218%

245%

Deere & Co.

DE,
-1.18%
14.10%

3.61%

1.87%

1.52%

137%

155%

KLA Corp.

KLAC,
+5.06%
14.09%

5.49%

2.84%

0.94%

486%

534%

American Tower Corp.

AMT,
+0.41%
13.93%

3.74%

1.95%

3.33%

12%

26%

Source: FactSet

Click on the tickers for more about each company.

Share prices and annual dividend rates have been adjusted by FactSet for any stock splits.

Most of the dividends paid by these companies are regular quarterly dividends. But Freeport-McMoRan Inc.
FCX,
-1.99%
currently pays a quarterly “base” dividend of 7.5 cents a share, plus a performance-based payout, based on available cash flow according to criteria set forth at the bottom of page 11 of its Jan. 24 earnings press release. The most recent performance-based payout was 7.5 cents for a quarterly dividend of 15 cents and the annual payout rate of 60 cents reflected in the yields on the table above.

For Newmont Corp.
NEM,
-1.65%,
the quarterly payout is based on spot prices for gold and on the company’s financial results. In February 2023, the company said it expected to pay total regular dividends of a dollar a share annually, based on its “reserves gold pricing assumption” of $1,400 an ounce for 2023. Continuous front-month contracts for gold on the New York Mercantile Exchange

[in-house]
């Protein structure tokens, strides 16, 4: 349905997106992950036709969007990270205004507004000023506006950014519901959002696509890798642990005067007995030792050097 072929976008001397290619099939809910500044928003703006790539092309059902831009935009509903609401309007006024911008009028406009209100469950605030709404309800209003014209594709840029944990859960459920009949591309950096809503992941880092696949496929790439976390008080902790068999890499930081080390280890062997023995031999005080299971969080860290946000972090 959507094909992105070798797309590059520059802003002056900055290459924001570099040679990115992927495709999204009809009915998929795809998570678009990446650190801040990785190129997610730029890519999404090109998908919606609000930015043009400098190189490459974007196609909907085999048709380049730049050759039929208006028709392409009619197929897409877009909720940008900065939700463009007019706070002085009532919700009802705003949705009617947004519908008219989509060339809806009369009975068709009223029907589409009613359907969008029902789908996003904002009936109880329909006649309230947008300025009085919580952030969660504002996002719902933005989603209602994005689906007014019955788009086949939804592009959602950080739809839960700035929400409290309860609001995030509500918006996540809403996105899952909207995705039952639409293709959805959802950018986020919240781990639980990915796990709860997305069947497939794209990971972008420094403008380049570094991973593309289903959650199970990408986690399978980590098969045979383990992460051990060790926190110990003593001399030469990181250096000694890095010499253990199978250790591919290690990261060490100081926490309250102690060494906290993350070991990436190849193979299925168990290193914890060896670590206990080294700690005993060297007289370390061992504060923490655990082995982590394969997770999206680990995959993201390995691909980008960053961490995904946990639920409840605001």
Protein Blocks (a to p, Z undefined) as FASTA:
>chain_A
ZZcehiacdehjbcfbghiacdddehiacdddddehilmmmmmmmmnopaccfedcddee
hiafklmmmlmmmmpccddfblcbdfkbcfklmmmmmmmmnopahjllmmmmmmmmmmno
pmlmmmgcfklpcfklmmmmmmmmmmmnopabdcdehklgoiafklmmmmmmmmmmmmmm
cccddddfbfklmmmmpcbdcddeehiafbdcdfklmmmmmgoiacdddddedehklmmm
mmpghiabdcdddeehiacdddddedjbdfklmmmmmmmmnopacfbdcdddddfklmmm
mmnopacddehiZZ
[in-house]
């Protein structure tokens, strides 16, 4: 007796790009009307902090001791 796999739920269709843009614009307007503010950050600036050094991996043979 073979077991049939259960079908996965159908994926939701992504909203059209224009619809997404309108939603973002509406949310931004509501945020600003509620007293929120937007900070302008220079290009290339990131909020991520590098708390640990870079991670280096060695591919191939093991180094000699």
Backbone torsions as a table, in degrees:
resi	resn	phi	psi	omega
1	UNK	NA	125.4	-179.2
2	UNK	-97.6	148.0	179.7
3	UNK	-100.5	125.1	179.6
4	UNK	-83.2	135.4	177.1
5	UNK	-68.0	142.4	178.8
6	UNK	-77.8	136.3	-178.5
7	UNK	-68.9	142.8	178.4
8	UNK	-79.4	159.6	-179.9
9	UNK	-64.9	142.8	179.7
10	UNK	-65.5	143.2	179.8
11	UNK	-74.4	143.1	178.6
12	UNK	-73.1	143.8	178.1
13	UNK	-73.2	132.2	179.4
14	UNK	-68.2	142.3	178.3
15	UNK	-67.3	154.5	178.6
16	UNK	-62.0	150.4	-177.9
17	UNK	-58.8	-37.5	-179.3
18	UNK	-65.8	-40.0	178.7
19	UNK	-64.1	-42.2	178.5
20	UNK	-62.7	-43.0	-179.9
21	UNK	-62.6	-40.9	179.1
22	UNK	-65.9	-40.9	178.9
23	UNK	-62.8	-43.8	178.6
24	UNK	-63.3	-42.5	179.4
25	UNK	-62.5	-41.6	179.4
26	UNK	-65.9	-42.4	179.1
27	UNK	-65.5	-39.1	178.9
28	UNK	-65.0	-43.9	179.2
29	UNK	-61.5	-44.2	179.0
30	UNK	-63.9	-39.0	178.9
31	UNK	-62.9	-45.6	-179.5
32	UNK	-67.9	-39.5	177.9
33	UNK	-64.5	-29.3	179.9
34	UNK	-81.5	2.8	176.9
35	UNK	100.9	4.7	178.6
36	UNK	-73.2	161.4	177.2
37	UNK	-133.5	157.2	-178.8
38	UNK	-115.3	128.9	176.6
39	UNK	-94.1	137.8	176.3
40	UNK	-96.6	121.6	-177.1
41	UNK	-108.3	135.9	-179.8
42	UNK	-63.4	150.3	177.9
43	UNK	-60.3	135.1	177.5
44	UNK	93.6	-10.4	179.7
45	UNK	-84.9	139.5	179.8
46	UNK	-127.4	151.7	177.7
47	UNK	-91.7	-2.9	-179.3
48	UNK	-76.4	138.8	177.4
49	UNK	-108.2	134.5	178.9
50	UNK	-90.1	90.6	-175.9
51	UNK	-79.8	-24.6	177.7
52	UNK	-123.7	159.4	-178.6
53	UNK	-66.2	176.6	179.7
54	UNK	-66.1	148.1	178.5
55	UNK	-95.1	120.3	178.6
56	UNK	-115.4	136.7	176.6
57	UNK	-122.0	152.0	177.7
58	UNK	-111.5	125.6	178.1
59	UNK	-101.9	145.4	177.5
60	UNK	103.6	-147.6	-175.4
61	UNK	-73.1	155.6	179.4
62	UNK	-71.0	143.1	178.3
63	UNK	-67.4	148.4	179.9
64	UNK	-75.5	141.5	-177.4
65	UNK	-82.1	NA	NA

CL00,
+0.50%
fluctuated between $1,810.80 and $2,152.30 last year. It traded for $2,046.30 early Friday. On top of the base quarterly payout of 25 cents a share, the company paid an additional 15 cents for a quarterly dividend of 40 cents over the past four quarters for the annual dividend rate of $1.60 reflected in the yields on the table above. But in 2022, the quarterly dividend rate was 55 cents and the annual rate was $2.20.

Newmont is scheduled to announce its fourth-quarter results on Feb. 22 and at that time should establish the payout range for dividends this year.

Fourteen of these 20 companies have beaten the S&P 500’s 101% over the past five years. Snap-on Inc.
SNA,
-1.35%
just missed that distinction, with a five-year return of 98%.

Click here for Tomi Kilgore’s detailed guide to the wealth of information available for free on the MarketWatch quote page.